24 headsign
Can I Rightfully Complain About My Bus?
Like most bus riders, I have a love-hate relationship with my route. In theory, I love its frequency and convenience; in practice, I often just give up and walk. I decided to investigate.
My daily commute to McGill for the past two and a half years has stayed the same: a trip on the 24 bus. The 24 is one of Montreal's "10 minute max" buses: that is, between 6am and 9pm, one should not have to wait more than 10 minutes, and on average no more than 5 minutes, for a bus. To see if the 24 is holding up its end of the deal, I scraped real-time arrivals at my stop from 6am to 9pm for a week. Here are the results.
Part 1: Wait Times
The main goal of this project was to see how often I need to wait more than ten (or five) minutes for a 24 to show up at my stop. Here's a visualization of the results, with the hour on the x axis and the day on the y axis.
Rush Hours

Most noticeable above is the near-constant stream of buses during the morning rush towards downtown. I'm much more likely to have to wait longer during the afternoon rush. At first, this seems a banal observation: it seems obvious that there would be more downtown-bound buses in the morning. But, although I don't have offical ridership statistics, I have noticed that there is also a significant rush in the other direction.

Below are the scheduled times for 24 buses at my stop from 7am-9am and 5pm-7pm, the busiest periods on the 24 (by my eye). Italicized entries are buses that end their trip at the metro station after my stop, before entering downtown. These truncated 24s run during rush hour to reduce crowding on the route.

7a 08 15 21 30 35 42 47 50 53
8a 01 10 12 15 18 21 25 28 30 32 35 38 40 45 51 58
5p 02 12 18 22 32 42 47 52
6p 02 06 10 15 19 23 28 33 38 46 50 55

It's safe to say that when we compare the 8am time slot to the 6pm time slot, both shouldn't be seeing any yellow in the visualization above. While this is generally true with the 8am slot, it is not at all the case with the 6pm slot. For example, let's look at the real bus arrivals during these hours for Wednesday (the scraping results unfortunately don't differentiate between the trips ending at the metro station):

8a 02 06 11 13 16 22 26 29 31 33 39 41 46 56 58 59
6p 02 16 23 29 39 48

Notice that there are the exact same number of arrivals in both the scheduled and real-time arrivals for 8-9am, which is not true for the 6-7pm slot. It looks like, for some reason, the STM's real-time data shows arrivals for the extra trips in the morning rush but not during the afternoon rush.

Off-Peak Periods

At other times, the results are mixed. Below is a simple chart of the the probability of my wait time being in the categories defined above, in between 10am and 5pm.
The good news for the 24 is figure in blue: at midday, you have about a 60% chance of waiting less than five minutes for a bus. This beats the "10 min max" standard by 10%. The bad news, however, is that there is still a sizeable percentage of the time where you'd have to wait for longer than 10 minutes.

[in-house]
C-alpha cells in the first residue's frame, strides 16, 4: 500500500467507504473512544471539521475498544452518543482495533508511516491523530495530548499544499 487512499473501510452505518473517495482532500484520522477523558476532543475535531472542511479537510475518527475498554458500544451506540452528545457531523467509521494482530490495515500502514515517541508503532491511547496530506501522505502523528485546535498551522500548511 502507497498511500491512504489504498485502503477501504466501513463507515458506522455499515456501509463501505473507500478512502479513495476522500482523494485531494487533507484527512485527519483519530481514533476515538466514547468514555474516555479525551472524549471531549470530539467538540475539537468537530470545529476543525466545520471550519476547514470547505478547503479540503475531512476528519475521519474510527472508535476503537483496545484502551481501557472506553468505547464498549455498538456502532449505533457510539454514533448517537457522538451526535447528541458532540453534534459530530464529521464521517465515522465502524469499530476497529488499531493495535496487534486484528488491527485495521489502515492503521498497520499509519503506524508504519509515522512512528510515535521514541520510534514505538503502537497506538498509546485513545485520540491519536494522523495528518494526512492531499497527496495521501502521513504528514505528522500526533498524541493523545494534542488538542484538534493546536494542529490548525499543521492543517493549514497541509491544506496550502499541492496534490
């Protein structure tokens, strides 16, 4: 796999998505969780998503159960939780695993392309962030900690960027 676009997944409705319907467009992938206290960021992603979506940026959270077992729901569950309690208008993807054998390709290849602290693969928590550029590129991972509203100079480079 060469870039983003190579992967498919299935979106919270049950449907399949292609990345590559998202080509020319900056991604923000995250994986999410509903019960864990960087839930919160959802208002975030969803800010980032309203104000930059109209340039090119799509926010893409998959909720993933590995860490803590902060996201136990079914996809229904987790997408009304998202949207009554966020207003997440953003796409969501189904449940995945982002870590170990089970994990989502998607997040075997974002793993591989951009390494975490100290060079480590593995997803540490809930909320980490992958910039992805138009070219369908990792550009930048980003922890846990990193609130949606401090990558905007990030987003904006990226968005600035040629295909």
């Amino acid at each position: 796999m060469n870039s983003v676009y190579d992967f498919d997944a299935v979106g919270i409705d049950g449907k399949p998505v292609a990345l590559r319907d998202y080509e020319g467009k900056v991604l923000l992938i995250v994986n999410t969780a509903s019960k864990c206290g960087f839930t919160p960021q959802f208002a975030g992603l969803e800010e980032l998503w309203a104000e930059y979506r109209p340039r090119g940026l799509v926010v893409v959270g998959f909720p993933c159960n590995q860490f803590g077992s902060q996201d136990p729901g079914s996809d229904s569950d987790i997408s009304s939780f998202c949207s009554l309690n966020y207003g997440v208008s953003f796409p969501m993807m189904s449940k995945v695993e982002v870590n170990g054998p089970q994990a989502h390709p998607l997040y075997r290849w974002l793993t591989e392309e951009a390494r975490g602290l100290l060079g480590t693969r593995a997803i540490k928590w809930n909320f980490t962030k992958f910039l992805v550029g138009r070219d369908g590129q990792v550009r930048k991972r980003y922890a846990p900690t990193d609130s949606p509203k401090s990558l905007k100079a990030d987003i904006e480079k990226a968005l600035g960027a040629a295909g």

Although 5-10% of the time might not seem like a high number, there are two main reasons why I'd argue that it should be much lower. First, the 24 generally runs by my stop at 5-7 minute frequencies during this time, meaning that a bus falling into this category is, almost by definition, bunched with another; further, if you've waited ten minutes for a 24, you've missed not one, but two buses. Second, a 10% figure means that, on average, someone relying on it every day, like me, ends up late one day every two weeks.

Part 2: Real-Time Data Accuracy
A second goal of this project was to evaluate the accuracy of the real-time data itself. The STM was late to the real-time game (as I have previously ranted about on my blog), which begs the question: was it worth the wait?

Below is a simple bar chart how accurate real-time data was on each day.
And here is another illustrating how often real-time data was more accurate than scheduled data:
These figures aren't particularly kind to the new real-time system. The first chart is inoffensive: a 10-20% rate of inaccuracy larger than two minutes isn't apocalyptic. It's the second chart that's damning: even given real-time data, you'd do better just to look at the schedule 30-40% of the time.
Conclusion: Improvements Necessary All-Round
I should preface the following by emphasizing my gratefulness: the 24 is the first bus that I've lived near with such a high frequency. In terms of transit accessbility, I'm as fortunate as I've ever been.

There are two final points I'd like to make. First, this data has limited reliability. By comparing real-time arrivals to themselves, I'm assuming that the closer the bus is to the stop, the more accurate the real-time arrivals are (I calculated the 'real' arrival times by interpolating from the scraped data).

Second, even if the data has a medium-large margin of error, the results suggest there is a lot of room for improvement. Because of the 24's high ridership, even a four-minute wait for the 24 at rush hour can mean no place on the next bus for riders. Reliability and consistent intervals between buses are crucial to ensuring people along the route get where they need to go.